Avid admirers of James Martin, or anyone half-watching TV on Saturday mornings while trying to remember what a weekend is all about, will probably have noticed the second series of his eponymous Home Comforts on BBC2. I was on six episodes, cooking up various historic dishes, from kangaroo tail soup through to mayonnaise-laden 1930s salads. The slots were intended to give people an insight into British cuisine in the past, and how it related to each episode’s theme (not always an easy task, for the themes were resolutely modern). However, I’ve had several requests for certain of the recipes (not, amazingly, the brain fritters), so I’ve decided to post them up here rather than continually cut ‘n’ paste into emails. I’ve been told by several publishers that there isn’t a market for historic food in a modern culinary context, so do let me know what you think of them….I’m plotting a sort of ‘EP’ book, with the aim of proving or disproving this hypothetical lack of market. Watch this space (etc).
So, stuffed lettuces, as seen on the Veg Patch Dinners episode, which was somewhere in week 2. The past is full of recipes for ingredients, like salad, which we wouldn’t dream of cooking today. Not all of them are great, but generally I’m all up for a bit of lettuce soup, or cucumber ice cream. Worth keeping an open mind, anyway. Herewith original recipe:
I used baby gem lettuces, but you can use anything with a reasonably tight leaf structure and a bit of flavour. Trim the bottoms off, and simmer for about 5mn. You want the leaves to soften enough that you can manipulate them and they won’t just snap. Remove from the water and drain (tongs are your friend here), and when they are cool enough to handle, you need to gently peel back enough leaves to form a decent layer around your stuffing, but not so many you don’t have any room for said stuffing. Gently remove the middle of the lettuce (good nails help here).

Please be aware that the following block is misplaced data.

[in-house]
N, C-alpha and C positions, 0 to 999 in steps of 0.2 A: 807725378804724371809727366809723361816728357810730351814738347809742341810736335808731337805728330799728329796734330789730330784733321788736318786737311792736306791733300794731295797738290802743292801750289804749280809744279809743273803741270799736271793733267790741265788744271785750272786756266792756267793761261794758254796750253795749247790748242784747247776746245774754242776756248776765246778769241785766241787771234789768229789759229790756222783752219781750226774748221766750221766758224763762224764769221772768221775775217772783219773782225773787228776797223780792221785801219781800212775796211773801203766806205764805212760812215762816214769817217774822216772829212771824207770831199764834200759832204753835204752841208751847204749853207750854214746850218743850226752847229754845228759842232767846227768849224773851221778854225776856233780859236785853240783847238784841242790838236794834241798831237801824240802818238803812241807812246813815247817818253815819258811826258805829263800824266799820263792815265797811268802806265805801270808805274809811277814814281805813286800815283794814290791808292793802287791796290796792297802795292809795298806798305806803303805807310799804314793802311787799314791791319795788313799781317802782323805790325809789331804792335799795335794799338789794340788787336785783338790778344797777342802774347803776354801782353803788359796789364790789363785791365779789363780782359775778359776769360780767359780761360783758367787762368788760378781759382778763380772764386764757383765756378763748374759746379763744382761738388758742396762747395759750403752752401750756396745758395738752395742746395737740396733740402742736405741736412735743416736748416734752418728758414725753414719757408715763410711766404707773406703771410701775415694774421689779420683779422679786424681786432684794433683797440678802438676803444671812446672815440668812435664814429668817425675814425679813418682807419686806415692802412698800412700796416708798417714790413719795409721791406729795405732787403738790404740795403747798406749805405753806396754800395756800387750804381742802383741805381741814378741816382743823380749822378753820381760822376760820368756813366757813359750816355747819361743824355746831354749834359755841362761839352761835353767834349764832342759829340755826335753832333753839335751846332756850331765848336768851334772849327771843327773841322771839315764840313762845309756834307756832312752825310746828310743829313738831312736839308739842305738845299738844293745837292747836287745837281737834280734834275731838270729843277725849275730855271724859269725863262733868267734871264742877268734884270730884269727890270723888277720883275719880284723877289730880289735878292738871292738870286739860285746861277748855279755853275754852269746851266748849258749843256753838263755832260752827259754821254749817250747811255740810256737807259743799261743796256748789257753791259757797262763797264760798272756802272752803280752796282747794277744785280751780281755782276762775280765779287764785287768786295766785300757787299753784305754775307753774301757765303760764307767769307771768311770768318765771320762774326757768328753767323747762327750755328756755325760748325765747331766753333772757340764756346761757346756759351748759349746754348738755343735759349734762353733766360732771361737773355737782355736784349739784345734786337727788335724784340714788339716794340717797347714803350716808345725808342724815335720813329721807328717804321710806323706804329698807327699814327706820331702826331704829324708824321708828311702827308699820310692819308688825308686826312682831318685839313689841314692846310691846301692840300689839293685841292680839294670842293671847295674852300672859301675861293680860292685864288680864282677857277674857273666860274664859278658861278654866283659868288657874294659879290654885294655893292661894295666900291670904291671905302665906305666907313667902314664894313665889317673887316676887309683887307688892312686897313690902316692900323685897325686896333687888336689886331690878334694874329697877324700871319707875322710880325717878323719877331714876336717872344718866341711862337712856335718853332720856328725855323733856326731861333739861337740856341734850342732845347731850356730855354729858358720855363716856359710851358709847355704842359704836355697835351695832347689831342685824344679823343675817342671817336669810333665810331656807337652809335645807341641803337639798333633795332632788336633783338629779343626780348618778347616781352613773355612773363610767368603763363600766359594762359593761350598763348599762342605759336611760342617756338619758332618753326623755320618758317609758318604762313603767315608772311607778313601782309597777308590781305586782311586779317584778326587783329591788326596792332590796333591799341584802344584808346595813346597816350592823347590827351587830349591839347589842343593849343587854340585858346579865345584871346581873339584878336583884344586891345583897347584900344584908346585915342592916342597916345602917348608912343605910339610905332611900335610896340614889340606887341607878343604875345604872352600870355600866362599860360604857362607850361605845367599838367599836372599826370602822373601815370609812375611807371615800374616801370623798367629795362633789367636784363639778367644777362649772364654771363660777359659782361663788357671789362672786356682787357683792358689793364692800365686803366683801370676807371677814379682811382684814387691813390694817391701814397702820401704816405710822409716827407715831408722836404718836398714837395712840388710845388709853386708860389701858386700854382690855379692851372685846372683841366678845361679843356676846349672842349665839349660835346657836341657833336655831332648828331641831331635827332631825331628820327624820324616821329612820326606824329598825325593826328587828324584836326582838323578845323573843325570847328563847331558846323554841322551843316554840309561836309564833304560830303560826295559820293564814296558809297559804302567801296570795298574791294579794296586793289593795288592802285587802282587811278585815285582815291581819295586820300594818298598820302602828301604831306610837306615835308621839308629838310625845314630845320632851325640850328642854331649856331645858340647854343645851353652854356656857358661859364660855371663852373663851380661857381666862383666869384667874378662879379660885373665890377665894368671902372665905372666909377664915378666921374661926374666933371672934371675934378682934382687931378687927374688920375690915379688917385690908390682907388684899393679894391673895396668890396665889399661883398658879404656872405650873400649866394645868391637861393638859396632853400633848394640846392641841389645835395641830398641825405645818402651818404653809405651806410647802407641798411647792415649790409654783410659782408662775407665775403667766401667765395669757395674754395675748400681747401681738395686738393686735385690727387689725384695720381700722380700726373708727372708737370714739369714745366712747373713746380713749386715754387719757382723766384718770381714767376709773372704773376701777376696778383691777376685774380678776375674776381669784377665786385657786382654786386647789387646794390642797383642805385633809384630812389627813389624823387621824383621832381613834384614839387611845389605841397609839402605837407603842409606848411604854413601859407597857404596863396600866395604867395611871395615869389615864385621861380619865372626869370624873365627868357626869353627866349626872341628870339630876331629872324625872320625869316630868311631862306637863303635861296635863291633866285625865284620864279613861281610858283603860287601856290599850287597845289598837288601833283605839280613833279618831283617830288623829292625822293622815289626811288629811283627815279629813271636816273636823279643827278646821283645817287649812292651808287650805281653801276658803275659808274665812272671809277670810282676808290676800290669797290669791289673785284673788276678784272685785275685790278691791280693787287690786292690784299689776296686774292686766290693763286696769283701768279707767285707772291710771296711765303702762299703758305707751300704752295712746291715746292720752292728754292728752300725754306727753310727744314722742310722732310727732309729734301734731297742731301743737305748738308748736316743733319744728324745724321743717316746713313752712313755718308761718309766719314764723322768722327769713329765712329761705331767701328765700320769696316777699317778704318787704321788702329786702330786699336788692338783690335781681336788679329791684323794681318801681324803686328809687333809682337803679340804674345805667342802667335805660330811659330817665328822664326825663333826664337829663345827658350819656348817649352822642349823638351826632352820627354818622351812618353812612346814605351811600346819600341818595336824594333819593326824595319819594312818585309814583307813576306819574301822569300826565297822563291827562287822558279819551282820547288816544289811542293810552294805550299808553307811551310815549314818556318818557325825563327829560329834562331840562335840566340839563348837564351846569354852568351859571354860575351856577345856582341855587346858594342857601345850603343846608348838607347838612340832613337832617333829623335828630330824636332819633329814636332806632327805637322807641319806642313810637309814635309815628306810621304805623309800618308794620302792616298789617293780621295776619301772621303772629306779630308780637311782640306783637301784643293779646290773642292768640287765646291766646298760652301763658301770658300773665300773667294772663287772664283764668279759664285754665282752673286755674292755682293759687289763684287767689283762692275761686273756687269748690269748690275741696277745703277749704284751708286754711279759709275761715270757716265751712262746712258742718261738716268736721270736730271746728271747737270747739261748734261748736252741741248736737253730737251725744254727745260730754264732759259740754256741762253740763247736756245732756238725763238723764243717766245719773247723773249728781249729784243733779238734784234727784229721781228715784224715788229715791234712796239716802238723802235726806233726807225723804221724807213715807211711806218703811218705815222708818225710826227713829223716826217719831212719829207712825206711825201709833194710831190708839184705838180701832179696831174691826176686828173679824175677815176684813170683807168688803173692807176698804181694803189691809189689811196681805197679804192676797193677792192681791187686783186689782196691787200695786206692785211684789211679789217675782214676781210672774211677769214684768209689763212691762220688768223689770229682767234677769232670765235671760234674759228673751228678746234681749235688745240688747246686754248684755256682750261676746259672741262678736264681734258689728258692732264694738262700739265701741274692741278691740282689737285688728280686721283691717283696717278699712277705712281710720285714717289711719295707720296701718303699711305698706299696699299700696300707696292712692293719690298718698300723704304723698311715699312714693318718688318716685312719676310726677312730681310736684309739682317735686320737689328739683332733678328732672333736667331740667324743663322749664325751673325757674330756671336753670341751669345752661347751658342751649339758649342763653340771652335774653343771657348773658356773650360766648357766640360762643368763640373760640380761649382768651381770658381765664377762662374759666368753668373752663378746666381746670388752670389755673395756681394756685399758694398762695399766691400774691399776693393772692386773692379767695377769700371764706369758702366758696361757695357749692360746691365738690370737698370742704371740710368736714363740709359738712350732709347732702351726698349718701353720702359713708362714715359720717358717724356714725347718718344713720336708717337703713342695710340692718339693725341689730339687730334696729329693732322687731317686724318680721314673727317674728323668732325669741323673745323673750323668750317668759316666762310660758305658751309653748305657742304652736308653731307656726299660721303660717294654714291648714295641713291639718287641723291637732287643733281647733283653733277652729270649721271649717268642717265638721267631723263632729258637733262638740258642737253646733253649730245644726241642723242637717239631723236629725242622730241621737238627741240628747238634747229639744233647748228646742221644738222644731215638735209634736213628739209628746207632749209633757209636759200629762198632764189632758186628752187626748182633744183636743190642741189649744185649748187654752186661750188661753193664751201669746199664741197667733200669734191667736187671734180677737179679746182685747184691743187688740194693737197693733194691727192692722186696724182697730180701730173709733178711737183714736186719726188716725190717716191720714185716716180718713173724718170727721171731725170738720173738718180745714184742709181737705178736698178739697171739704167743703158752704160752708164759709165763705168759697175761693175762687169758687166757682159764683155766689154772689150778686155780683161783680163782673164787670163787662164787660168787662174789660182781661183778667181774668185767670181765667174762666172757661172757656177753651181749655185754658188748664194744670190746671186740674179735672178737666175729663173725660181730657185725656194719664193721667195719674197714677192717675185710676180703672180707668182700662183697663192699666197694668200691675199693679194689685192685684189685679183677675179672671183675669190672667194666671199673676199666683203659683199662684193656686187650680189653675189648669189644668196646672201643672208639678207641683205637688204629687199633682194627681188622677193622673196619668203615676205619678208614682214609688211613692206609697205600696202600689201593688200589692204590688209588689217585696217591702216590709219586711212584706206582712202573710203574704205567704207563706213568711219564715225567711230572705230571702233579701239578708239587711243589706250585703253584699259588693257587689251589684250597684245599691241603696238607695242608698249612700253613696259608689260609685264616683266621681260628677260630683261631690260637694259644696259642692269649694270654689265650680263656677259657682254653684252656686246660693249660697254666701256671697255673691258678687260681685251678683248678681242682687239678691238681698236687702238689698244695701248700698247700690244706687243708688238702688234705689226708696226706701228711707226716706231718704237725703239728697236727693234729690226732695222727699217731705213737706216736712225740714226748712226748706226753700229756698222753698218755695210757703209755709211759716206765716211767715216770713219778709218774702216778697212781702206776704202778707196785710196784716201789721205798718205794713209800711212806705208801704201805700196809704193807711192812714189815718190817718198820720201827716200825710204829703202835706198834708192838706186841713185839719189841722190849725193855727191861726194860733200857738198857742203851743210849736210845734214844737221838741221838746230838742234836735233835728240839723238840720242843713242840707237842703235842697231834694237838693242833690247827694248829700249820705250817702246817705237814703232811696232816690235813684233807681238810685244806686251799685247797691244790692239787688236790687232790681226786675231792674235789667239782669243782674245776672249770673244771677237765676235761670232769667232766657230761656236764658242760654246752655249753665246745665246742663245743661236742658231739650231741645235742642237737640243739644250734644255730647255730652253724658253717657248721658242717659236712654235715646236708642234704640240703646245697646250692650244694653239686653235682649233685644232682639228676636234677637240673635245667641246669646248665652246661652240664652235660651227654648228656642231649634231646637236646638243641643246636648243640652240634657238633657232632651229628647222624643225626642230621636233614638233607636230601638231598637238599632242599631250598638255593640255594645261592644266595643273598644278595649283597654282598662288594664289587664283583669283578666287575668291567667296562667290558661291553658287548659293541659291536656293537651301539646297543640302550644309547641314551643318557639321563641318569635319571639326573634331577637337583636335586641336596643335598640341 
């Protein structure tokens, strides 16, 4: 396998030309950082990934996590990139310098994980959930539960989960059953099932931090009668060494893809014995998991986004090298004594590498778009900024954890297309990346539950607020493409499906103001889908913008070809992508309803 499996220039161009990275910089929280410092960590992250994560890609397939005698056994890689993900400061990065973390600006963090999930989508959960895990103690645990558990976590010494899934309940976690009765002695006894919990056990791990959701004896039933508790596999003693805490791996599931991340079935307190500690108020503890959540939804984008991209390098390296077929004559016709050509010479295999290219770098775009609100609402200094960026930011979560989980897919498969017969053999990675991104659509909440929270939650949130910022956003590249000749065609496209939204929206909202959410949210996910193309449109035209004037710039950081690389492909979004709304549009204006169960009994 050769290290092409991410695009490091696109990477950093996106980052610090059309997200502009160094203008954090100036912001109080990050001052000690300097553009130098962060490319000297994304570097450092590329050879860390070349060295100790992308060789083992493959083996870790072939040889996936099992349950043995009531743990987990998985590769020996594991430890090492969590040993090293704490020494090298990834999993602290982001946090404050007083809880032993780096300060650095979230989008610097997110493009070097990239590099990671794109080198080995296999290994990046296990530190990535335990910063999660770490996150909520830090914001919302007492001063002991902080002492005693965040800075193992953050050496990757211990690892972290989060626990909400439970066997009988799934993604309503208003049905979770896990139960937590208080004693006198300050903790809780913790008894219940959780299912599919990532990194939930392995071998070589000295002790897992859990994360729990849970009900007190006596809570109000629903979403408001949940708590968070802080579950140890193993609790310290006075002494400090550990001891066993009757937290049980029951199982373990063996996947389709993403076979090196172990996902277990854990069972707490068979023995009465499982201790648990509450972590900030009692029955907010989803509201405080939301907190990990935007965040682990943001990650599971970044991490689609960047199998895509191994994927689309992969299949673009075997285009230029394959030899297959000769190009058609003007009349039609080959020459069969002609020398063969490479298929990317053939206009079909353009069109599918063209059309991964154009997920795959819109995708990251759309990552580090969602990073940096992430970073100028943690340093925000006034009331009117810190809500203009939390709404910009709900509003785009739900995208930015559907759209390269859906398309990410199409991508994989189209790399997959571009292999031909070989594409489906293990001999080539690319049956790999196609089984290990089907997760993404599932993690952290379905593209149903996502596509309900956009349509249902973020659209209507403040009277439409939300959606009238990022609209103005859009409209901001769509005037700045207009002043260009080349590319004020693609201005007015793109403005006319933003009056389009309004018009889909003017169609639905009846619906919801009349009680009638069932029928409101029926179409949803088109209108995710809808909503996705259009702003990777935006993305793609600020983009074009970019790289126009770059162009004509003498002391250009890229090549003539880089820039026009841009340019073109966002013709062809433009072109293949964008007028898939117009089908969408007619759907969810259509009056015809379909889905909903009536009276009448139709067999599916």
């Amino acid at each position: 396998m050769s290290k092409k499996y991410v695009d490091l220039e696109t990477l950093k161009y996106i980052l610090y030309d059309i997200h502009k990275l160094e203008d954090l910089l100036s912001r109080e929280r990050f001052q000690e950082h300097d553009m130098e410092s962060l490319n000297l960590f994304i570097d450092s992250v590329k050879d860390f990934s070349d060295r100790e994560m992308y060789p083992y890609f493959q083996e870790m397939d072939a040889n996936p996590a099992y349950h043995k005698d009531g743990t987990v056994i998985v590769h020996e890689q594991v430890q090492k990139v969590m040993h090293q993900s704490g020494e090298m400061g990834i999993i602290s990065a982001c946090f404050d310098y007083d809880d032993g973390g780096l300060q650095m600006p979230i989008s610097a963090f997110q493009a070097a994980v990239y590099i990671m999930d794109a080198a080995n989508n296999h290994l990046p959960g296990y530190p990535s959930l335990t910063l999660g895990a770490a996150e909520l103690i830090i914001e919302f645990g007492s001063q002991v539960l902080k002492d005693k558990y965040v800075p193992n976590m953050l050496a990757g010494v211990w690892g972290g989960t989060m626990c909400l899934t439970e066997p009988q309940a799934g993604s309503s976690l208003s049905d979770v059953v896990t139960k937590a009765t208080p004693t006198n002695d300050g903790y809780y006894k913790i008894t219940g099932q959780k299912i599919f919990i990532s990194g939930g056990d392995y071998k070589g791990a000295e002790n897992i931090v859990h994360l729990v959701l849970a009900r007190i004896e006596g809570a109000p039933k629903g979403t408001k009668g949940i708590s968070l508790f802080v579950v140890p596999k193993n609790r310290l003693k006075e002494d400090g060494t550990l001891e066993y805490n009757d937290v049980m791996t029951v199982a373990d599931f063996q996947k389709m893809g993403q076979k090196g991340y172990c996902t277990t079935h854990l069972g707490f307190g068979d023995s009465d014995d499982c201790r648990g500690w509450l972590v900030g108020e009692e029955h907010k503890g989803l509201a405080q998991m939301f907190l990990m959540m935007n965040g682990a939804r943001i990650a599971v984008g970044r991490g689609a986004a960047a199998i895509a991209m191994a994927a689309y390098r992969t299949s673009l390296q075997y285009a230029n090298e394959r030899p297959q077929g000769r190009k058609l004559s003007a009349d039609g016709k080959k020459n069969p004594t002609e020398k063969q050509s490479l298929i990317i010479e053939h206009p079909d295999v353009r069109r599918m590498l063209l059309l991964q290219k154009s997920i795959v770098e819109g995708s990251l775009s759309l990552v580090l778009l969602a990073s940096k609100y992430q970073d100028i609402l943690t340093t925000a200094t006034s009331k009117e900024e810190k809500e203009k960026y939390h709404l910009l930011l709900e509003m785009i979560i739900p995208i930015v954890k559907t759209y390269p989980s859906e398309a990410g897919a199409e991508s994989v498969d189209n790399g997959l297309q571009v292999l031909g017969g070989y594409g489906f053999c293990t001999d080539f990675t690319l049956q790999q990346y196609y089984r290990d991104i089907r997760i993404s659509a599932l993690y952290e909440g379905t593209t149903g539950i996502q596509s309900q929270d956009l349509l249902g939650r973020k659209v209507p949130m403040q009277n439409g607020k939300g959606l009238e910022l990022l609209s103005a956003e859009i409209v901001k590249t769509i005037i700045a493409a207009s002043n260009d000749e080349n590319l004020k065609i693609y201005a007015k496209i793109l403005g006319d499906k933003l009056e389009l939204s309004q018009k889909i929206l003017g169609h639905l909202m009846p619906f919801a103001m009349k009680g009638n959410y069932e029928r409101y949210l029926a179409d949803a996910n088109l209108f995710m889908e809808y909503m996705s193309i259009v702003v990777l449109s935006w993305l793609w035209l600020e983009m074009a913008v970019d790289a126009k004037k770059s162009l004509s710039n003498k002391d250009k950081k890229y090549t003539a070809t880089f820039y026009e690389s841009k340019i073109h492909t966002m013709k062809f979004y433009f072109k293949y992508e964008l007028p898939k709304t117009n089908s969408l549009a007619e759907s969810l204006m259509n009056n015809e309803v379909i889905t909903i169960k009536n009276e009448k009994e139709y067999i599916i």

You need to have a bowl of sausage meat ready – I made my own with minced veal, a bit of suet, chopped herbs (mainly parsley and sage) and spices (mainly pepper and mace), a handful of breadcrumbs and some salt. You can easily use decent quality sausage meat (you’ll struggle to get decent stuff in a supermarket though, so I’d try a butcher). Chopped bacon is also always a good addition. Shape the sausage meat into cones, to replace the middles of the lettuces. Plonk the cone in the lettuce and carefully replace the leaves you peeled back around the meaty cone so that you have a nicely stuffed lettuce.
You now need to tie the lettuces up. I tend to string them as I would a joint. Then you simply bake the lettuces in the oven, in a pan with a load of roughly chopped vegetables in the bottom (onion, celery, carrot are standard, along with a bouquet garni, i.e. bunch of herbs tied in a bundle), plus some gammon steaks or bacon offcuts. If you’ve added bacon to your sausagemeat you may decide you’ve got enough bacon (though, generally, I don’t think you can ever really have enough bacon). Lay the lettuces on the veg, and pour over some stock. Veal stock was generally regarded as the best stock, but chicken is fine. or chicken and beef stock mixed – whatever you have. Stick a lid on the pan and bung it in the oven at 180c for about 15mn. If in doubt as to whether they’re done, use a meat thermometer.
Remove the string, keep the lettuces warm, strain the stock, thicken it with cornflour or arrowroot, or whatever your preferred method, taste it and beef it up if it needs it, and pour over the lettuces. The brown sauce referred to in the original recipe isn’t the bottled goo we associate with a full English breakfast, but is broadly similar, in that it’s dark, rich and umami-rich. Good substitutes are things like miso (but watch the saltiness in the seasoning), mushroom ketchup, tomato puree and even marmite.
Incidentally, some versions of this involve deep-frying the lettuces. Up to you. I found the heady combination of open-pan deep-frying being a massive cause of house fires, my own proven ability to injure myself significantly with hot oil, and the fact we were filming in the grade 1 listed Audley End House to be persuasive in the matter of sticking to baking them. Even without the added element of danger, I found them delicious, but I suspect a great deal depends on the quality of your gravy and your meat filling. Let me know how you get on.
Here’s the full clip, which is available on the James Martin: Home Comforts site now, due to popular request! Woo, etc.